Fresh of the heels of Spider-Women, Spider-WOMAN returns for what is both an excellent jumping on point for new readers and one of the strongest single issues in recent memory. Hopeless’s script has Jessica duking it out with Tiger Shark in a fight that last almost the whole issue while peppering in some excellent character development as well as some wonderful Roger/Baby Gerry shenanigans. As is to be expected, Hopeless has Spider-Woman down pat and every step of her fight and thought process comes as naturally as breathing. Spider-Woman alum Javier Rodriguez returns to lines and colors and what a glory it is. Rodriguez command of the page is masterful and his choreography and ability to convey multiple actions in a panel are second to none. Spider-Woman has long been a somewhat undiscovered gem. This issue shows exactly why it shines so damn much.
The Woods #23
Writer: James Tynion IV
Illustrator: Michael Dialynas
Colors: Josan Gonzalez
Letters: Ed Dukeshire
Calder and Sander have found where the Horde has taken their schoolmates. The problem is getting them out. It’s another exemplary issue for The Woods, thanks to Tynion’s tight scripting and deft character work. Calder and Sander, former rivals for Karen’s affections, working together is something of a delight and the flashback scene featuring the two of them is both wonderful and tragic. Dialynas and Gonzalez traffic once again in excellent emotional work, with the character’s faces and the framing of the scenes keeping the conversation-heavy script vivacious. The end of the issue presents what could be a tragic turn for one of the characters. While it’ll be extremely disheartening, at least we can take comfort in the fact that it’ll be portrayed to perfection by The Woods team.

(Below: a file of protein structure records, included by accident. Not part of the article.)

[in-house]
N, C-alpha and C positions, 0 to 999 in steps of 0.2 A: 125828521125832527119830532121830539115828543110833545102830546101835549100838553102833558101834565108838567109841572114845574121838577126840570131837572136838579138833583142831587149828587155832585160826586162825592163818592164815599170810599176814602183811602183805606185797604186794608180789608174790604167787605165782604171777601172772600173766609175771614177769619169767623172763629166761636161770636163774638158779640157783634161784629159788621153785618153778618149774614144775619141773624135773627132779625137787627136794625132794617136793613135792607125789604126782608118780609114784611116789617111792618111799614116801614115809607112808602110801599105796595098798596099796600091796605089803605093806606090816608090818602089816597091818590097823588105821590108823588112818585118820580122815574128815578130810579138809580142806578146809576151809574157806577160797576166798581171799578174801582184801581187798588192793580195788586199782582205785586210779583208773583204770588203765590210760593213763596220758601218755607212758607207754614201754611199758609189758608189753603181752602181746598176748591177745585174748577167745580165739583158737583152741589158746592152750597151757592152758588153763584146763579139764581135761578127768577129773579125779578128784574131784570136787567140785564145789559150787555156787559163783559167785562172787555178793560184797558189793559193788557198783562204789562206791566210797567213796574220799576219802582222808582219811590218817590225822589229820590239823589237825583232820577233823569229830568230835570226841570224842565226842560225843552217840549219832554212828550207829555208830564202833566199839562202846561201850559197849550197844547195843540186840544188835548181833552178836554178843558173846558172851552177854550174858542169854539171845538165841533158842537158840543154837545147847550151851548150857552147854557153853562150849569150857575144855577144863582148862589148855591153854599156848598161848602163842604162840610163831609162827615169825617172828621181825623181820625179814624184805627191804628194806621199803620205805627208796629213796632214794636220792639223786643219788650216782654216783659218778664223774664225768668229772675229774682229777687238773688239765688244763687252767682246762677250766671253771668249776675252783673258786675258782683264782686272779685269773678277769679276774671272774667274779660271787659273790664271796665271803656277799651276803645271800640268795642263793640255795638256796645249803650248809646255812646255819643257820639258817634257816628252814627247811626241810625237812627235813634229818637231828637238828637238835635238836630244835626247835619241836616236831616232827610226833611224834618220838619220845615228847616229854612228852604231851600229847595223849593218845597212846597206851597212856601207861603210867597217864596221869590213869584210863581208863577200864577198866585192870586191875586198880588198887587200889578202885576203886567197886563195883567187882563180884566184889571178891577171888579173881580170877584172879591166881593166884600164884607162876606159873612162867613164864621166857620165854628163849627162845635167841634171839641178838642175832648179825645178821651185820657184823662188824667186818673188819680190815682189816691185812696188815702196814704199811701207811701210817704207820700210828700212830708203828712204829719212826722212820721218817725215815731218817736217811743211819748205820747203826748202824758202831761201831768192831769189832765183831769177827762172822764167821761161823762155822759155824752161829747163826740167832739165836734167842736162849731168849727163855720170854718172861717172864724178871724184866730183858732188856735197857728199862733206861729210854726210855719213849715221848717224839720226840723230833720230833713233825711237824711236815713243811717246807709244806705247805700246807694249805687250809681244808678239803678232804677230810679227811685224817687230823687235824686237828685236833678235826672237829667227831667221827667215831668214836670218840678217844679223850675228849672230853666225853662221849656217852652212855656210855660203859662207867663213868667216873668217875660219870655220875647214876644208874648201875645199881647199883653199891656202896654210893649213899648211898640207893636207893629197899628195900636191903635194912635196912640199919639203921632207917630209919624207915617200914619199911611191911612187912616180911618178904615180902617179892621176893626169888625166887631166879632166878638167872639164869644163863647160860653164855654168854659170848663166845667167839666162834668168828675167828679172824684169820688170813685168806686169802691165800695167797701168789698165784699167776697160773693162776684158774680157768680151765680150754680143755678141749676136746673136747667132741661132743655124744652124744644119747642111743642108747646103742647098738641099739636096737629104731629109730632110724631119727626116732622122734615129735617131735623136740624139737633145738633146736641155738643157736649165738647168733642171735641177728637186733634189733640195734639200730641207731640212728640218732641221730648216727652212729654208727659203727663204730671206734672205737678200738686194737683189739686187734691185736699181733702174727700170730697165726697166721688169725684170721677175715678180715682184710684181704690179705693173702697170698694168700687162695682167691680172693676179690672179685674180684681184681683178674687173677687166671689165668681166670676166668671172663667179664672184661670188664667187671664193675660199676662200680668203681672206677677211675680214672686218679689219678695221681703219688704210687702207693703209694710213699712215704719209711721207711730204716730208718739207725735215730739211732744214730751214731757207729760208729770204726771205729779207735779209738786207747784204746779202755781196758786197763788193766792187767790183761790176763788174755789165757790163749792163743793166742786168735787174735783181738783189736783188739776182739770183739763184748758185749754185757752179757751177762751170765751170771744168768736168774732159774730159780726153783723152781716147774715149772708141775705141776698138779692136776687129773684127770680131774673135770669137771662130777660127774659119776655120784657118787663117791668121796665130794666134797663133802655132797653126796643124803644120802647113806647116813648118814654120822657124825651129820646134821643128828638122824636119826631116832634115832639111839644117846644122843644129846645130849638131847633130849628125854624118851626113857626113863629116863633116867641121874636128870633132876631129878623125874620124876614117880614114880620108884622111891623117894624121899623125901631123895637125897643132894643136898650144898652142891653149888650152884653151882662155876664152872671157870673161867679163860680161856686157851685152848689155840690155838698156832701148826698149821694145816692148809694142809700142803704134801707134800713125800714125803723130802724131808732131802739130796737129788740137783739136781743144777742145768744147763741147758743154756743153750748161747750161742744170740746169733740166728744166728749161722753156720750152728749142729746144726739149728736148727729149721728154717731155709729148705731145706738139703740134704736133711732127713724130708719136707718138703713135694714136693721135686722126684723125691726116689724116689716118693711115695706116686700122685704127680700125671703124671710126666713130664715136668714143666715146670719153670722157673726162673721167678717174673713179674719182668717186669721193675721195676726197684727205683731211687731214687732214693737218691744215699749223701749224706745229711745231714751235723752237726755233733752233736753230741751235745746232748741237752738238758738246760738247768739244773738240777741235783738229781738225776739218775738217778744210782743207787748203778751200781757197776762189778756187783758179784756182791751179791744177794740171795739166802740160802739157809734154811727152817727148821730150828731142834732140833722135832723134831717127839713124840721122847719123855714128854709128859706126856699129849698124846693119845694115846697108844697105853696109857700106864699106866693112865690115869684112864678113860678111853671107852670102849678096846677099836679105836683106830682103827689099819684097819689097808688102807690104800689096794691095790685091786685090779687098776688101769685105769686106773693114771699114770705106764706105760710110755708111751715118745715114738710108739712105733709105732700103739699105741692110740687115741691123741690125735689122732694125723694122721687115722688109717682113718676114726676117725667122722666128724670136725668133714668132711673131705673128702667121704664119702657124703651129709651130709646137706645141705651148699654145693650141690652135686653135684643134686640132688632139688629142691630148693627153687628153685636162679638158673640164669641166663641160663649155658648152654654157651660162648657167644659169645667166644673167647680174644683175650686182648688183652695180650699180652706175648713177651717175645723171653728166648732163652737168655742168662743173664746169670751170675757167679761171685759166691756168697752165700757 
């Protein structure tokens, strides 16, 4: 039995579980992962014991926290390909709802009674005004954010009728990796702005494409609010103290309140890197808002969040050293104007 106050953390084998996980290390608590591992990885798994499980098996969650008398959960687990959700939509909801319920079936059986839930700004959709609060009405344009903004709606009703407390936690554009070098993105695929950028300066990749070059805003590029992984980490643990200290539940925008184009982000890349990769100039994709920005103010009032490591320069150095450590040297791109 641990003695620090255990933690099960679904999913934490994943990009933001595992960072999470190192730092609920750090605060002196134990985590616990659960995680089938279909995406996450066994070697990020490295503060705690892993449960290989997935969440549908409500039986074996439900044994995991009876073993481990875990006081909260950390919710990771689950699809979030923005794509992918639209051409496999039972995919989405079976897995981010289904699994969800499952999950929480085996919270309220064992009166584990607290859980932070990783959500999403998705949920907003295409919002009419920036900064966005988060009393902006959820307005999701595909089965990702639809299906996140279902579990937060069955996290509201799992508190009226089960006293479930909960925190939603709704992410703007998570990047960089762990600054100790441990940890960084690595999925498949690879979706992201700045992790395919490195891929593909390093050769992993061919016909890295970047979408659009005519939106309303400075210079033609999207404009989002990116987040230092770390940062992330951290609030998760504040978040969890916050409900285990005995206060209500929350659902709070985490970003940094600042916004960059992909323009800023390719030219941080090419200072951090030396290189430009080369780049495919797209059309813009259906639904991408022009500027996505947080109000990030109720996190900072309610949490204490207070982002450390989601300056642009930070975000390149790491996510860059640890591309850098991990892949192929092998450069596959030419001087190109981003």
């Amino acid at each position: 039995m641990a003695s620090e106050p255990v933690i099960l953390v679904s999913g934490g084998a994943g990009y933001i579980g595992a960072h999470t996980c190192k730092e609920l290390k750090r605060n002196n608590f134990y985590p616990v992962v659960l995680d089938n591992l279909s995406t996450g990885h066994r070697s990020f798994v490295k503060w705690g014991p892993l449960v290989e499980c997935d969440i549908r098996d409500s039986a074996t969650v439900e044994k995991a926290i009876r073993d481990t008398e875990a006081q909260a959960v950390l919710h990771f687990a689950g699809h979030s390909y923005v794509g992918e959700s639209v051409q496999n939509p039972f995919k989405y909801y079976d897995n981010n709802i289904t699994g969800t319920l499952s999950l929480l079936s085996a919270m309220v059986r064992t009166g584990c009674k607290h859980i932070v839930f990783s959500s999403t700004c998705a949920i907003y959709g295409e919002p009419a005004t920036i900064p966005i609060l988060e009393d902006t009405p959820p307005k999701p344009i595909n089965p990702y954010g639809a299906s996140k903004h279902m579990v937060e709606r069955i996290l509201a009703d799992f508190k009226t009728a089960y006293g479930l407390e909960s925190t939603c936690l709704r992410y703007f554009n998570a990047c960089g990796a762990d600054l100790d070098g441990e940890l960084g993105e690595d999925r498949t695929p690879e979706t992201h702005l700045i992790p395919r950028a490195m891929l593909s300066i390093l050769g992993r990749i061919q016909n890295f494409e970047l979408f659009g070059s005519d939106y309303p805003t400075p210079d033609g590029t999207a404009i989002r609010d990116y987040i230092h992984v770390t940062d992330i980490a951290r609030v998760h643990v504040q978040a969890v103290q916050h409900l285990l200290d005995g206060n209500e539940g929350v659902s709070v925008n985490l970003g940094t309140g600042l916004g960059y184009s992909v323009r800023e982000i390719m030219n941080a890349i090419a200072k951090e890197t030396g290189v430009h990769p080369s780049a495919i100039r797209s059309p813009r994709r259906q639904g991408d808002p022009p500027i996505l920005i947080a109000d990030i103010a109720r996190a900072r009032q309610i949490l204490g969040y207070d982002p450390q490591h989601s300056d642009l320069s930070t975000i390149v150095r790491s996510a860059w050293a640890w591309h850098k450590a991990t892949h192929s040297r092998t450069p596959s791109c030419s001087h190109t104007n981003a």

Batman: Rebirth #1
Writers: Scott Snyder & Tom King
Artist: Mikel Janín
Colors: June Chung
Letters: Deron Bennett
Setting up a new status quo for the Dark Knight, Batman: Rebirth portrays Batman and new ward (not Robin!) Duke Thomas against a revamped Calendar Man. Snyder and King set-up an action-packed plot, but one that feels a bit bare bones. Ostensibly concerned more with style than substance, the book may leave readers looking for the “start” of a series disappointed. Instead, Batman: Rebirth serves as more of a primer for that series. This is made more palatable by the incredible art from Janín, whose detailed pages are a wonder to behold and the inlays on the splash pages are frankly incredible. While Batman: Rebirth is an excellent snapshot of the coming series, for those who are looking for more than that, it’s probably a pass. However, if you want a fast-paced, gorgeous one-and-done, Batman: Rebirth is the comic for you.
Moon Knight #3
Writer: Jeff Lemire
Artist: Greg Smallwood
Color Artist: Jordie Bellaire
Letter: VC’s Cory Petit